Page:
Making the Grades
Queen Latifah began her performing career as a hip-hop artist and has been steadily transforming into an on-screen actress. Among others, she's played a testy cab driver in Taxi, an escaped jailbird looking for love in Breaking All the Rules and a hairdresser named Gina in Barbershop 2: Back in Business. Now she's getting a chance to reprise the stylist role in the female-loaded film Beauty Shop.
After walking out on her job at a trendy salon, Gina uses her skills to help secure a business loan from a disheveled bank officer (Nancy Lenehan) and open her own place. But her former boss Jorge (Kevin Bacon) isn't too happy about the parting. (Now, he has to spend more time working and less time admiring himself.) He's even more upset when a couple of his wealthy clients (Andie MacDowell, Mena Suvari) scurry off to the ghetto to get coiffed at the new shop.
As well as introducing a lengthy list of characters, the script sets up more than a few plot possibilities. As a widowed mother, Gina has to pay the tuition of her talented little daughter who is enrolled in an elite music program. She struggles to run her company, corral the mouthy stylists in her shop and help the lone white hairdresser (Alicia Silverstone) fit in with her coworkers. When the story needs a little romance, there's a burly electrician (Dijimon Hounsou) who lives upstairs. Toss in a couple of peddlers, a wayward teen and a brassy radio DJ and the screen is burgeoning with potential scenarios that are cluttered and underdeveloped.
The storyline is also thick with references to body parts - ample behinds being the most prevalent. Beside observations from the females, there are plenty of derri0xCBre shots recorded by a preteen boy who wants to make a music video. While Gina restricts him from commenting and filming in the shop, there is no one monitoring his mouth or his camera once he's out on the sidewalk.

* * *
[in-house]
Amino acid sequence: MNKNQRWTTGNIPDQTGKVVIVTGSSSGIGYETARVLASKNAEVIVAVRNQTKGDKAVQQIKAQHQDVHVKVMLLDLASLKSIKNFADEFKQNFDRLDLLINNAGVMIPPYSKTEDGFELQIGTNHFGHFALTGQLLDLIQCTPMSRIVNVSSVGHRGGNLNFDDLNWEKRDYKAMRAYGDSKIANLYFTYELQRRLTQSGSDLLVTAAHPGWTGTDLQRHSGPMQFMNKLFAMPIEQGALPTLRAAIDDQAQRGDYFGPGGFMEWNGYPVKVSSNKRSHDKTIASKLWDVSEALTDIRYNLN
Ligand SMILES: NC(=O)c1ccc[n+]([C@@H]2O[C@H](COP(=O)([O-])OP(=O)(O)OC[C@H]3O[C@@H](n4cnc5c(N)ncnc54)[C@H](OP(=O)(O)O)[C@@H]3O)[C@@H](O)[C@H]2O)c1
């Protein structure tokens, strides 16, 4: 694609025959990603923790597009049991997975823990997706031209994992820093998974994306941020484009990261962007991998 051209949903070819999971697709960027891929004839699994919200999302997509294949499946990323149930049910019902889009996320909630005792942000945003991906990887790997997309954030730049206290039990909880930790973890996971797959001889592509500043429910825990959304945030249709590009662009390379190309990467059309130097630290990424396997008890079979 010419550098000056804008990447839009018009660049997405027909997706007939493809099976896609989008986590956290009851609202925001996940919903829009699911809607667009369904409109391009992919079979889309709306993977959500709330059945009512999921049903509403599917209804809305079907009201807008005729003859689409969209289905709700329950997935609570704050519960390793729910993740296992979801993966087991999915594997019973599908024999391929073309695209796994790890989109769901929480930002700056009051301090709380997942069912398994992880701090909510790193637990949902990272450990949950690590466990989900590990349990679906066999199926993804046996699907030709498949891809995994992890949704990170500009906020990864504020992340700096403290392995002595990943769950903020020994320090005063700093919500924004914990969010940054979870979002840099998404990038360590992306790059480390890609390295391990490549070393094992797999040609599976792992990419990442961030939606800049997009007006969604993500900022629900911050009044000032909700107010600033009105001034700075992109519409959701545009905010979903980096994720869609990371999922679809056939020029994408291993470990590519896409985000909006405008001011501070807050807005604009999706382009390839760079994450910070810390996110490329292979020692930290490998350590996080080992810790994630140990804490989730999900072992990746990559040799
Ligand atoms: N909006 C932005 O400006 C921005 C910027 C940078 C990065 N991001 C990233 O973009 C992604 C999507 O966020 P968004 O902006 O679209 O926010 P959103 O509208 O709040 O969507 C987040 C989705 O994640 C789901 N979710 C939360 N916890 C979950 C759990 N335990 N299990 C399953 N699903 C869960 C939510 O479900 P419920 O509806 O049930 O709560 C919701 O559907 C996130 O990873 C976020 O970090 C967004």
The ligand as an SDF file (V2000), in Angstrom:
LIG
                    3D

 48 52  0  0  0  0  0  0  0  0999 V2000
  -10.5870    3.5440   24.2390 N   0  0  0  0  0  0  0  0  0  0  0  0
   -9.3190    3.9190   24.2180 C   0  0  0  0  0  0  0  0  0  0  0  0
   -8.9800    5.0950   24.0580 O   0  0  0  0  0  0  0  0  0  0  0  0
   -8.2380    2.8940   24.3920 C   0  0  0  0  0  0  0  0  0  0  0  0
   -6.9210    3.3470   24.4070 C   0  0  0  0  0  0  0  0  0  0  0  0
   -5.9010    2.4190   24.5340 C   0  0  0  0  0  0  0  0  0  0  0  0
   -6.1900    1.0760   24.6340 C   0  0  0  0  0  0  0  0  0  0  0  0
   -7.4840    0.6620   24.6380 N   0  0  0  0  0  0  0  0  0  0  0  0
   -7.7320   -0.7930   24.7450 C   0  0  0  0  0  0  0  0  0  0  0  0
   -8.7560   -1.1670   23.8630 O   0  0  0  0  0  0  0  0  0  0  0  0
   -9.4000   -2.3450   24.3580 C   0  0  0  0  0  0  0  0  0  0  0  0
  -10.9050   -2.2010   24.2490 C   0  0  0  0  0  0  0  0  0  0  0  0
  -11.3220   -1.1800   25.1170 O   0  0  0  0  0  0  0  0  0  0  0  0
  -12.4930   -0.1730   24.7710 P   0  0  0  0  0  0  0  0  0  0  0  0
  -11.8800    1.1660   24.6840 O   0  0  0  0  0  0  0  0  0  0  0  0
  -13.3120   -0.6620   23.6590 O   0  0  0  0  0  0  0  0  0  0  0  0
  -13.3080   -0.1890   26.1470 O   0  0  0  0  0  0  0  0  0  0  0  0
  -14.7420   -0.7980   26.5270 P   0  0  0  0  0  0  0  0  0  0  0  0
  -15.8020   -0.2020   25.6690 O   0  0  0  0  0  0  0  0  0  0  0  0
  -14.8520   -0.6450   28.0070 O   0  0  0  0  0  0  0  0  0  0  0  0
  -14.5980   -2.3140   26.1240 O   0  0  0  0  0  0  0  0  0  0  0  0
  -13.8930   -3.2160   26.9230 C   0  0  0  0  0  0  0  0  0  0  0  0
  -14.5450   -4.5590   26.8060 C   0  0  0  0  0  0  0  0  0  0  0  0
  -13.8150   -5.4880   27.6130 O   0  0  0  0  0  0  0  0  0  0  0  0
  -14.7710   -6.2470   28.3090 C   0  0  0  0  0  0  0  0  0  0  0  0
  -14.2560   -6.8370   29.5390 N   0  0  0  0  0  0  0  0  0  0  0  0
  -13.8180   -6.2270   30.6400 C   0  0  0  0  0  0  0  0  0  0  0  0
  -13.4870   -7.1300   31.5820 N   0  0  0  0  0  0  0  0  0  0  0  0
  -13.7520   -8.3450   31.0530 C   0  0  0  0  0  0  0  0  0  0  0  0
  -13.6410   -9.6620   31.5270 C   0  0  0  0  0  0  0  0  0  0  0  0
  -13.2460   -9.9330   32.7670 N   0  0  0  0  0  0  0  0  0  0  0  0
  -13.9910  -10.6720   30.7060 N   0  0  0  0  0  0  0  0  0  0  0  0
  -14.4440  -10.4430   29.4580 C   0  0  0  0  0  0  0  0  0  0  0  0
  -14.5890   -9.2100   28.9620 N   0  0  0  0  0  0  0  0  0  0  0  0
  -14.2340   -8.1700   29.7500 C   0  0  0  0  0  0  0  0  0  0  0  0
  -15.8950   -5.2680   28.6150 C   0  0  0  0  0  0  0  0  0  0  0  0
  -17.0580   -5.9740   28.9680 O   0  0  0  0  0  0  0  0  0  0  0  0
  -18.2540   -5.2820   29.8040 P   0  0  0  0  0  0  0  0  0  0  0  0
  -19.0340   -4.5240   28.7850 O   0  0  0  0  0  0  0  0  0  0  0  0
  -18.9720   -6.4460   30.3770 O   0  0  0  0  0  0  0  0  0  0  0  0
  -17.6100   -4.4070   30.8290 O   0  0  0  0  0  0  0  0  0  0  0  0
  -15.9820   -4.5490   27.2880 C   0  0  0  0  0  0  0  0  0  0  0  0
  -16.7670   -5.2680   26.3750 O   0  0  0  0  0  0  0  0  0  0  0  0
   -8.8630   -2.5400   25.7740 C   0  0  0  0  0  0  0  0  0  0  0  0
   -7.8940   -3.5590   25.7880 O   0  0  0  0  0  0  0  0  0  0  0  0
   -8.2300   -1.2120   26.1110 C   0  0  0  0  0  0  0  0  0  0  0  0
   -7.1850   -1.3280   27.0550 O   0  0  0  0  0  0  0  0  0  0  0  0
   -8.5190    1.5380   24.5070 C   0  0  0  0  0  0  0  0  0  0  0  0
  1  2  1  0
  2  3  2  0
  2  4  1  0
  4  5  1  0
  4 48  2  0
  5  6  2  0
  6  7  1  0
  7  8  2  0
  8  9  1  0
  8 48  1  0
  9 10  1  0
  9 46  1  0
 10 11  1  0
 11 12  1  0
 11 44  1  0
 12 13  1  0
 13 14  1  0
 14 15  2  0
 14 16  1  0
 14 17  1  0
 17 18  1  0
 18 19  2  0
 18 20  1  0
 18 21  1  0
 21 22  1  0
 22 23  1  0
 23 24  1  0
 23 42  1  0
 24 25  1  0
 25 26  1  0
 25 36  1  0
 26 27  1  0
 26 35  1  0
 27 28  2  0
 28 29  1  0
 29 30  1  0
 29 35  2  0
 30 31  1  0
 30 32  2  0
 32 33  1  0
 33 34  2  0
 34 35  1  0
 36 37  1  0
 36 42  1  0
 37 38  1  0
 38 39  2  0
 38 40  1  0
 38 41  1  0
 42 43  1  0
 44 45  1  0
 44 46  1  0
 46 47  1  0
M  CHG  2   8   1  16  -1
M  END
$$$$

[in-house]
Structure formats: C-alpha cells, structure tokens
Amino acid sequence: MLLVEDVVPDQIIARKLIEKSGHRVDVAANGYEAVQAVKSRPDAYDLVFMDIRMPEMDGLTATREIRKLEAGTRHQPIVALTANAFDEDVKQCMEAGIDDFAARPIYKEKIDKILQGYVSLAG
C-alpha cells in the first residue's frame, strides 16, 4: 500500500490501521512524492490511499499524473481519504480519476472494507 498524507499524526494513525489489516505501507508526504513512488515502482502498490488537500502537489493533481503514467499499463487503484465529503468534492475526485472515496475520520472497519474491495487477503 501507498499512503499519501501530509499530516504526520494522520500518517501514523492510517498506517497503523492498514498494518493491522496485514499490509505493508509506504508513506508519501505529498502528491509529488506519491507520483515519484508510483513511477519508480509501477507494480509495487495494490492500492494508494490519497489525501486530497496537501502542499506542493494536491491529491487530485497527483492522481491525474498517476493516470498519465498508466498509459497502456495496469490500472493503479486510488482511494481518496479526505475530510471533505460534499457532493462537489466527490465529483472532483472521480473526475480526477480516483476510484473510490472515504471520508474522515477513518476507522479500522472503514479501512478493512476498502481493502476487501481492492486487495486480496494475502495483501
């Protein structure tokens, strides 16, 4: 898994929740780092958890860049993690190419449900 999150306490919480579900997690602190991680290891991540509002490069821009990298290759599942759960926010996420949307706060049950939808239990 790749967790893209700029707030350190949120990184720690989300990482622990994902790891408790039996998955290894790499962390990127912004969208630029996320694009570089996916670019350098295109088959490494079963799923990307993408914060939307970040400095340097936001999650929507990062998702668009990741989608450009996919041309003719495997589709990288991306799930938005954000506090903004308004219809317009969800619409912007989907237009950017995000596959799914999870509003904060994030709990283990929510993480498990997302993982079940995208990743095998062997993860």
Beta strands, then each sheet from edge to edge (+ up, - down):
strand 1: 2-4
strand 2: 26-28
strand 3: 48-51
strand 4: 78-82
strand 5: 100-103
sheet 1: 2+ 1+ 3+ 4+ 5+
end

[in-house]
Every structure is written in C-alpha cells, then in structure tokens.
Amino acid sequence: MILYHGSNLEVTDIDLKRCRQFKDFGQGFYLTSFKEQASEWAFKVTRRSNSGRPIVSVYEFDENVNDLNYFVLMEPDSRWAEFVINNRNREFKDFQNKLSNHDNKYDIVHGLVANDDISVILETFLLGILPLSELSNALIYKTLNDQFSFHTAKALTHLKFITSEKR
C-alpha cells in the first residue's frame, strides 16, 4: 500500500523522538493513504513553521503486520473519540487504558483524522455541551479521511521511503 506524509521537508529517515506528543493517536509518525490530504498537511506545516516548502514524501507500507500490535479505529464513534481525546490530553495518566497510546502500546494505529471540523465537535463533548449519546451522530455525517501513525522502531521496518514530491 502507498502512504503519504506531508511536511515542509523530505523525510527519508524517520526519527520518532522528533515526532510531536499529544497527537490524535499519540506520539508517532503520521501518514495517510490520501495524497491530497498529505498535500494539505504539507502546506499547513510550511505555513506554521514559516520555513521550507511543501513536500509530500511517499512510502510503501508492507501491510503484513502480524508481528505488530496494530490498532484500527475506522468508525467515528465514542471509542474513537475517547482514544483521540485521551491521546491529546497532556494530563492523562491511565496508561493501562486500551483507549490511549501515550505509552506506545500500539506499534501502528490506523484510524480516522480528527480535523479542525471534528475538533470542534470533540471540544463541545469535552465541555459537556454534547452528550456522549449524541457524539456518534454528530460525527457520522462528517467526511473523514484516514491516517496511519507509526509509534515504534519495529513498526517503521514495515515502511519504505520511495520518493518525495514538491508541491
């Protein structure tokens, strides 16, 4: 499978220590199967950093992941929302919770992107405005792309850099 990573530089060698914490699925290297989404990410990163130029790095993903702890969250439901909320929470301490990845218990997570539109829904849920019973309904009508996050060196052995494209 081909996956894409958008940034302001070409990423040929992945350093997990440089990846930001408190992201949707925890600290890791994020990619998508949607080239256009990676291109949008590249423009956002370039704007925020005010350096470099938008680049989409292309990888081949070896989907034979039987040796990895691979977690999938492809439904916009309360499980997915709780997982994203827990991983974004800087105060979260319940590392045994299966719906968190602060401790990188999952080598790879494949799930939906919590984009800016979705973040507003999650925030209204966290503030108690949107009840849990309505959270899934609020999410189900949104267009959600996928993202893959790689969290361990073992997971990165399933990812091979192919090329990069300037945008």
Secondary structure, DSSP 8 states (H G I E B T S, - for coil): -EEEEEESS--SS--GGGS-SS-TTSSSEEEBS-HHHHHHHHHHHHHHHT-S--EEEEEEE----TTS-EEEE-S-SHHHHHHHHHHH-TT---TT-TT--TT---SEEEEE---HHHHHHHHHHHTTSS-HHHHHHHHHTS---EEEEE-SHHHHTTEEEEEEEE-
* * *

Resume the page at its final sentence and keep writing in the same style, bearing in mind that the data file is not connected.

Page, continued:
Like Barbershop, the haircutters in this film banter about racial issues. As well, they hold descriptive discussions regarding sexual activities between both married and unmarried participants and argue over gender-related topics. But they fail to capture the same engaging feel found among the bantering barbers.
Although a hairdresser may be a girl's best friend, it's going to take a lot more than a new coat of paint and a few pretty pictures to help this Beauty Shop make the cut.
Discussion Ideas After The Movie
Teaching ideas and topics to discuss about Beauty Shop.
This movie purports that derogatory comments can be used within an ethnic group, yet people outside of the culture cannot make those same comments. How do you feel about this? How do disparaging remarks affect both those who use them and those they are directed at?
Considering their locations, how likely is it that Jorge and Gina would be competing for the same clientele?